Jessica Drummond had been married only 10 months when she was hit by a truck as she walked across the road in downtown Listowel in May 2009.
Her skull was severely fractured in two places and Jessica was airlifted to the trauma unit at London Health Sciences Centre. Brain surgery was required to save Jessica’s life.
“I scared my husband a little bit,” says Jessica.
Jessica was in a coma for three weeks. Slowly but surely she emerged from her coma and was able to leave Victoria Hospital. Two years of rehabilitation followed and she had to adapt to new health challenges.
“Balance was an issue, I had vertigo,” says Jessica. “It was such a long recovery, very emotional, and I was scared. I couldn’t do everything I was used to doing such as cooking and shopping, and I didn’t know where some of my belongings were because we had just moved.”
That December she had her first seizure, a result of her traumatic brain injury.
“I have a seizure about twice a month. When I have a seizure I am usually in bed because I get very tired beforehand. When the seizure is coming on I feel twitching in my cheek and in my left hand,” says Jessica. “If I’m lying down I just won’t be responsive. Some seizures can last two minutes and some can last up to two-and-a-half hours.”
Despite her seizures, Jessica and her husband Jason knew they wanted to start a family, and in 2012 they went to a specialist in high risk pregnancies at LHSC to get the green light.
There is a benefit to seeing patients susceptible to seizures before they are pregnant, to optimize the environment and care.
“With seizures, a key issue is the nature and dosage of medications because the increase in blood volume of pregnant women means the medication is diluted and may be less effective. As well, there are some medications that can affect the baby, and there would need to be an adjustment of the drug choice,” says Dr. Jordan Schmidt, Obstetrics and Gynaecology at LHSC.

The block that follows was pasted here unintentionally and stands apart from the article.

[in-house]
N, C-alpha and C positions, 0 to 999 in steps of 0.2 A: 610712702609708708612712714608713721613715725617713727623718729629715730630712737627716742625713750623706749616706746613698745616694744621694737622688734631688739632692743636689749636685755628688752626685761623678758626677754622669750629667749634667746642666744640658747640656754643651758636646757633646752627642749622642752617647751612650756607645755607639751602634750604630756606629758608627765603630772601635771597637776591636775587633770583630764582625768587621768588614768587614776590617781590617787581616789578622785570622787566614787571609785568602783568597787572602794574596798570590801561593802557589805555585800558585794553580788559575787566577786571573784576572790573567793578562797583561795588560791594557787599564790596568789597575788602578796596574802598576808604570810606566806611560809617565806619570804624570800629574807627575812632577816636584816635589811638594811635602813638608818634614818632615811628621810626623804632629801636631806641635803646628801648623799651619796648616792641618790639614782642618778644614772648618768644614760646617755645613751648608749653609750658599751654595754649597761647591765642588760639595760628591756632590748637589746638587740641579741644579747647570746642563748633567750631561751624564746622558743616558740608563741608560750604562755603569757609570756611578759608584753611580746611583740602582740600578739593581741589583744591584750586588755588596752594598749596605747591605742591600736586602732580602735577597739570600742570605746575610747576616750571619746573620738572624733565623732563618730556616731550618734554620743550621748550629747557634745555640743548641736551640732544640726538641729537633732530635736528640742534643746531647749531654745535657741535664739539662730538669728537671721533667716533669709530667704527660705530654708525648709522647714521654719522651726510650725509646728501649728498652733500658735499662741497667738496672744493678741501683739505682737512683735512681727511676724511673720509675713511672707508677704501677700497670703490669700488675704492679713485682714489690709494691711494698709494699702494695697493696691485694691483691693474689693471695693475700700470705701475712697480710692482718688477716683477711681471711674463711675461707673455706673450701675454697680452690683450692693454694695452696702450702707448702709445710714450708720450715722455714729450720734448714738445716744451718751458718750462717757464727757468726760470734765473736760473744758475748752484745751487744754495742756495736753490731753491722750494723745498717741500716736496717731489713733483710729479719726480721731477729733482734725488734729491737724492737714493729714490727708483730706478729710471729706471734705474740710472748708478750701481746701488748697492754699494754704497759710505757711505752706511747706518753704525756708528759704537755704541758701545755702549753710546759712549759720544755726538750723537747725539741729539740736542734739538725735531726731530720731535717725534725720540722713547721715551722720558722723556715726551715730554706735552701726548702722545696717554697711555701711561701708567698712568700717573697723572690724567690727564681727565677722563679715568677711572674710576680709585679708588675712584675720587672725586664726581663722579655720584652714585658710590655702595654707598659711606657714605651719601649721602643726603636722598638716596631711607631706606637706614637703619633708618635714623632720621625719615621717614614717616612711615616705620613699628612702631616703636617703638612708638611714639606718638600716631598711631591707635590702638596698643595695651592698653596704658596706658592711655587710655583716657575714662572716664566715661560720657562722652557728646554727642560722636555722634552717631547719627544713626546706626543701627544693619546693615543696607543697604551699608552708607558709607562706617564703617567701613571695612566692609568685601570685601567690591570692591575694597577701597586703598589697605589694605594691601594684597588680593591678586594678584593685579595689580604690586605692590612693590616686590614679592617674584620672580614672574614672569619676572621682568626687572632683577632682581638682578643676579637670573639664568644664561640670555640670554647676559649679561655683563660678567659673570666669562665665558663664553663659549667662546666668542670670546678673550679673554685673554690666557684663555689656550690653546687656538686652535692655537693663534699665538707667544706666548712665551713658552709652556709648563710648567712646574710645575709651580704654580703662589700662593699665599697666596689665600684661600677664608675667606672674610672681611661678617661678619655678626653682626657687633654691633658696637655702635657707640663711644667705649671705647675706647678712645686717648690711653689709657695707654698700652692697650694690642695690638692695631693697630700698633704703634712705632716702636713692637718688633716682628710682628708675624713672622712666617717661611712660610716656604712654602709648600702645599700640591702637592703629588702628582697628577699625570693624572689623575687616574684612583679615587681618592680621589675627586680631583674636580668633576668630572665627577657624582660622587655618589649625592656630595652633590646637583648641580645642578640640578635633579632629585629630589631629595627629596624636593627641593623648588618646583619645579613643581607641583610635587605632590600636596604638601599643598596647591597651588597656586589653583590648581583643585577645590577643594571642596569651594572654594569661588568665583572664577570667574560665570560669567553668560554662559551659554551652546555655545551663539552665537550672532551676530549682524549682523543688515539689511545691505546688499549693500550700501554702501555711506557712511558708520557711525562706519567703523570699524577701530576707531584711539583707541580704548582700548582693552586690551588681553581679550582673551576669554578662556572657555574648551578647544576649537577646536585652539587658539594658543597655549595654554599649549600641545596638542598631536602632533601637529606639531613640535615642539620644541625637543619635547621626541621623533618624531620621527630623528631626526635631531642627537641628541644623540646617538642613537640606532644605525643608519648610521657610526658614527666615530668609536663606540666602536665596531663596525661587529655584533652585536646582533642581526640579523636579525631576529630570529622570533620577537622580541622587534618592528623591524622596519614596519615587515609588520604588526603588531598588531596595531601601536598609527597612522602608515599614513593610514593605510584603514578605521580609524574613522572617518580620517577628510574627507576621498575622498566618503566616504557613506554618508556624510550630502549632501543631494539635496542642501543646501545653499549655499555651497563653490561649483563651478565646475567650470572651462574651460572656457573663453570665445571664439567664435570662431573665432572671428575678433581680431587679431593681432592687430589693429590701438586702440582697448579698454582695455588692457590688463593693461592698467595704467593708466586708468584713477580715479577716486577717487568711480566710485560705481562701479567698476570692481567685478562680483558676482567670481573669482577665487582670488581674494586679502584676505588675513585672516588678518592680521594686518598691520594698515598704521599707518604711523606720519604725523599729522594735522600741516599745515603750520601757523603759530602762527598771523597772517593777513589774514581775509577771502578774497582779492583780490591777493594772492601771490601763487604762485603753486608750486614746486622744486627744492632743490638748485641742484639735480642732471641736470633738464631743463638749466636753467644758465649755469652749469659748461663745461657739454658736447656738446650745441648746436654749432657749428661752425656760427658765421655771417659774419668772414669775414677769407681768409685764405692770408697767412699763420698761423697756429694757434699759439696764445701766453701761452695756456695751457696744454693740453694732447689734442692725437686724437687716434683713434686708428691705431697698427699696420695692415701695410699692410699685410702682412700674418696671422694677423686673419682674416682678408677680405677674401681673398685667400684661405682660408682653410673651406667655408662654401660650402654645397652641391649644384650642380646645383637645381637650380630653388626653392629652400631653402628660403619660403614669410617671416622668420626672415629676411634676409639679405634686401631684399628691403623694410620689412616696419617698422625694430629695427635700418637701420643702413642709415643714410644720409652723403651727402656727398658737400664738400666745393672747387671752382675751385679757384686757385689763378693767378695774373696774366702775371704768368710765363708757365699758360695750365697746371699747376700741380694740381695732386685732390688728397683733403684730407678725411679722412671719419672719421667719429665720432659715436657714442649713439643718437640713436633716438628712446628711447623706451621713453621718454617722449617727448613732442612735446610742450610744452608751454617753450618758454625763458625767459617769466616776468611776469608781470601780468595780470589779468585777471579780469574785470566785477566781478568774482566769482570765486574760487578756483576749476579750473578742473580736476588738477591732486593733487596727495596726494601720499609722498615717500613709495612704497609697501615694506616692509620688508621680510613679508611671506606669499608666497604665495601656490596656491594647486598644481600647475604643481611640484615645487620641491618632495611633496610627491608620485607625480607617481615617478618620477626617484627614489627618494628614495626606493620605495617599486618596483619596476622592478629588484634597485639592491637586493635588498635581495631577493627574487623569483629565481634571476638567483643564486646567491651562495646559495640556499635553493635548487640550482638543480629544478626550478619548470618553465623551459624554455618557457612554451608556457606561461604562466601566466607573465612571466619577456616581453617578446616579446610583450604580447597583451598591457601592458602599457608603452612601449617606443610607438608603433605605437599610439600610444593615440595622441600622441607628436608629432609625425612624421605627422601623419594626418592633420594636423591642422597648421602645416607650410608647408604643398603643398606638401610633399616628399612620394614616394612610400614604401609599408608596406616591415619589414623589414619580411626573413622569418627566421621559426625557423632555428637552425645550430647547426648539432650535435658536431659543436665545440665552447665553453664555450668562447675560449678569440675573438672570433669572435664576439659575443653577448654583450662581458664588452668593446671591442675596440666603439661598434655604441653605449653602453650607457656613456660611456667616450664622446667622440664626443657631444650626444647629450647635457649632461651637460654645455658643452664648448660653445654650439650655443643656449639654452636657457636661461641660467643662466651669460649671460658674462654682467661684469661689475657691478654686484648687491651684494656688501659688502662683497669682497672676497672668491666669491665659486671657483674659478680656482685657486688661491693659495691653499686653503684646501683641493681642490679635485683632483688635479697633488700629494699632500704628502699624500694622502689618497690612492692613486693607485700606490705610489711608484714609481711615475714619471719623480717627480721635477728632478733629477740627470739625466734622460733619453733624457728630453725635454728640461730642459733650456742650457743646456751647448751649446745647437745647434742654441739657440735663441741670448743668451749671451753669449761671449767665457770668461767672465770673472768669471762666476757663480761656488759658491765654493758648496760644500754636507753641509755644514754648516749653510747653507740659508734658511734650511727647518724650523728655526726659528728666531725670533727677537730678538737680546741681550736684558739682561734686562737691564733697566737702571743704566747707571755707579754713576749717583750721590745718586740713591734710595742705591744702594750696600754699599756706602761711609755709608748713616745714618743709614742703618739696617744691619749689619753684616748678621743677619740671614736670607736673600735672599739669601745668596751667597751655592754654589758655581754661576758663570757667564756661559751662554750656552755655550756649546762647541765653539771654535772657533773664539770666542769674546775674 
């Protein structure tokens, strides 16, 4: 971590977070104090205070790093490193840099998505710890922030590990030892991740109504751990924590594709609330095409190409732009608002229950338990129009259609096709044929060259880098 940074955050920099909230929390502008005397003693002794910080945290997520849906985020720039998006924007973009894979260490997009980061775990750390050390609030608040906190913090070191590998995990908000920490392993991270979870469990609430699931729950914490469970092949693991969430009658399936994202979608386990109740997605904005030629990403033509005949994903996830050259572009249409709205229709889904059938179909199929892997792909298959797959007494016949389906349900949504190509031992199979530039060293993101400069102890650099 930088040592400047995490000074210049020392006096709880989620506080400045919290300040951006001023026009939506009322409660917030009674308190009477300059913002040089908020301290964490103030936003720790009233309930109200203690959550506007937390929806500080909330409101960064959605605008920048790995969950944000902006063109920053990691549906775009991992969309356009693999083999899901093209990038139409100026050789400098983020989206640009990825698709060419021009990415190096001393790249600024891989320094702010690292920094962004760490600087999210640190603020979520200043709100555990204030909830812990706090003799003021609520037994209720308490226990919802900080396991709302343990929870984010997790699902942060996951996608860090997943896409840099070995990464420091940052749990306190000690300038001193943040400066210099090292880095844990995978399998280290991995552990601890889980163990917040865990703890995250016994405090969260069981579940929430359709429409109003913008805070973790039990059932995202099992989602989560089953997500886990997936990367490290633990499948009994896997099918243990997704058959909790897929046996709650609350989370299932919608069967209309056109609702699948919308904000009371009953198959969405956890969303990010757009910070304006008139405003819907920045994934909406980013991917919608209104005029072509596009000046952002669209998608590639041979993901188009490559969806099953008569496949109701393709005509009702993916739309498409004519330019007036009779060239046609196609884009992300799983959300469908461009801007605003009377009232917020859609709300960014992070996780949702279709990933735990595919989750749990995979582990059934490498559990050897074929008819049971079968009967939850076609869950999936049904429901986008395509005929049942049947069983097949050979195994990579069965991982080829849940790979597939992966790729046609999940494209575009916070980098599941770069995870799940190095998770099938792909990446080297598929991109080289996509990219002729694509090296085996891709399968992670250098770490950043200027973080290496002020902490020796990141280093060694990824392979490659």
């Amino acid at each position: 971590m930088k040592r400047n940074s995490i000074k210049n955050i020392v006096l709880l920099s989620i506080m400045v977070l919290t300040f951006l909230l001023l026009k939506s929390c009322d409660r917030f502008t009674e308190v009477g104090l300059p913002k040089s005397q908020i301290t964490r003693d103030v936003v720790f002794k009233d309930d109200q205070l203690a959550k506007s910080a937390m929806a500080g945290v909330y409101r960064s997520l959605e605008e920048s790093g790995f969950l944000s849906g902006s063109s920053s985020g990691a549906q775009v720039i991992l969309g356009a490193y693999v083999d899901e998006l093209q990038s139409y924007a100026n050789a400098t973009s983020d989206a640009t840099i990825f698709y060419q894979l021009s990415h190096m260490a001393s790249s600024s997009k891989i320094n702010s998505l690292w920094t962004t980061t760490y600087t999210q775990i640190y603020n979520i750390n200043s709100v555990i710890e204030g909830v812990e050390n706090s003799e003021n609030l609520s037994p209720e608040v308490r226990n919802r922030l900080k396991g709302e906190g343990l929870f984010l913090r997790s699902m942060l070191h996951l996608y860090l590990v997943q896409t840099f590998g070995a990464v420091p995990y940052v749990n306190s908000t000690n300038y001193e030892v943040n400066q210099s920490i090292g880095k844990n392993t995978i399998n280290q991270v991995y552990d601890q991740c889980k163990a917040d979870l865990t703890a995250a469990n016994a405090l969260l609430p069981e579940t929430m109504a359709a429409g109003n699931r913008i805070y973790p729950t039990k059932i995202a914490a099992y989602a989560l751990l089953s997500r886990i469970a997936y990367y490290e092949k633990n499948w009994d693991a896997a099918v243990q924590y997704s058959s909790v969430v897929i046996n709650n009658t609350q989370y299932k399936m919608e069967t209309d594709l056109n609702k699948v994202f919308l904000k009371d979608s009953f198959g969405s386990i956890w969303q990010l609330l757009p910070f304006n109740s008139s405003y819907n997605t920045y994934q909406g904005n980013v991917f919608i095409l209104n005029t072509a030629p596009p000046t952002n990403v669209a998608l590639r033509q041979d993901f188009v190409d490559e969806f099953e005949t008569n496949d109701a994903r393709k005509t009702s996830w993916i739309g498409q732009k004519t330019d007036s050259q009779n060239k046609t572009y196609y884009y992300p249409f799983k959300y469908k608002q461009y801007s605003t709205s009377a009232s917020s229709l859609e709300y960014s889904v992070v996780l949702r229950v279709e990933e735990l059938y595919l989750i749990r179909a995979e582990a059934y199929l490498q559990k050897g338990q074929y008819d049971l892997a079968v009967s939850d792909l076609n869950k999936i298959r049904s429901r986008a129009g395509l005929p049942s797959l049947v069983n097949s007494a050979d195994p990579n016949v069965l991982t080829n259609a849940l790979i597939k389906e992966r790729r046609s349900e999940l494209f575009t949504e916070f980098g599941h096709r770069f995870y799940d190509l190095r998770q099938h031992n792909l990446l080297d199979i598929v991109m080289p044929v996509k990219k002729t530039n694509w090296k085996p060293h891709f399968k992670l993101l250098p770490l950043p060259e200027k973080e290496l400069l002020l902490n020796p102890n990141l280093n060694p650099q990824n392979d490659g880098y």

While some patients suffering from seizures are able to come off medications for a while or significantly reduce medication, this was not the case for Jessica.
Even with the medication, in pre-pregnancy Jessica had seizures about twice a month, and during her first pregnancy she had five months of daily seizures.
Throughout her high-risk pregnancy, Jessica was under surveillance by the specialist team at LHSC to monitor the seizures and blood work every two weeks.
As well, contingency plans were in place with her family physician in Listowel in case Jessica wasn’t able to make it to London to give birth. Luckily the contingency plans weren’t necessary.
“I didn’t spend too much time in the hospital. I was at Victoria Hospital for just four days after giving birth,” says Jessica.
In 2016, Jessica and Jason were expecting their second child, however this pregnancy proved to be an even more difficult challenge.
During the pregnancy, Jessica had multiple seizures each day along with severe nausea. As a result, Jessica spent about six weeks in hospital until she gave birth to her second daughter, Emily.
“Generally seizures don’t affect the baby unless the patient is seizing for a long time, then it could impact the oxygen supply. During a seizure the uterine muscles are not affected, as seizures affect the skeletal or voluntary muscles, not the ‘smooth’ muscles,” says Dr. Schmidt.
“For Jessica it was an issue of frequency and intensity of the seizures and the concern was not for the baby but worry for the mom, as she could perhaps hurt herself through a fall. The hospitalization allowed for configuring and adjusting her medications, monitoring to see if we could reduce the frequency and severity of her seizure activity.”
For Dr. Schmidt it also comes down to reducing any additional stress for his high risk patients. “The best scenario for a happy and healthy pregnancy is a happy and healthy mom,” he says.
Says Jessica, “The hospital first saved my life and then it helped me give birth to my babies. It all turned out well. They put me back together.”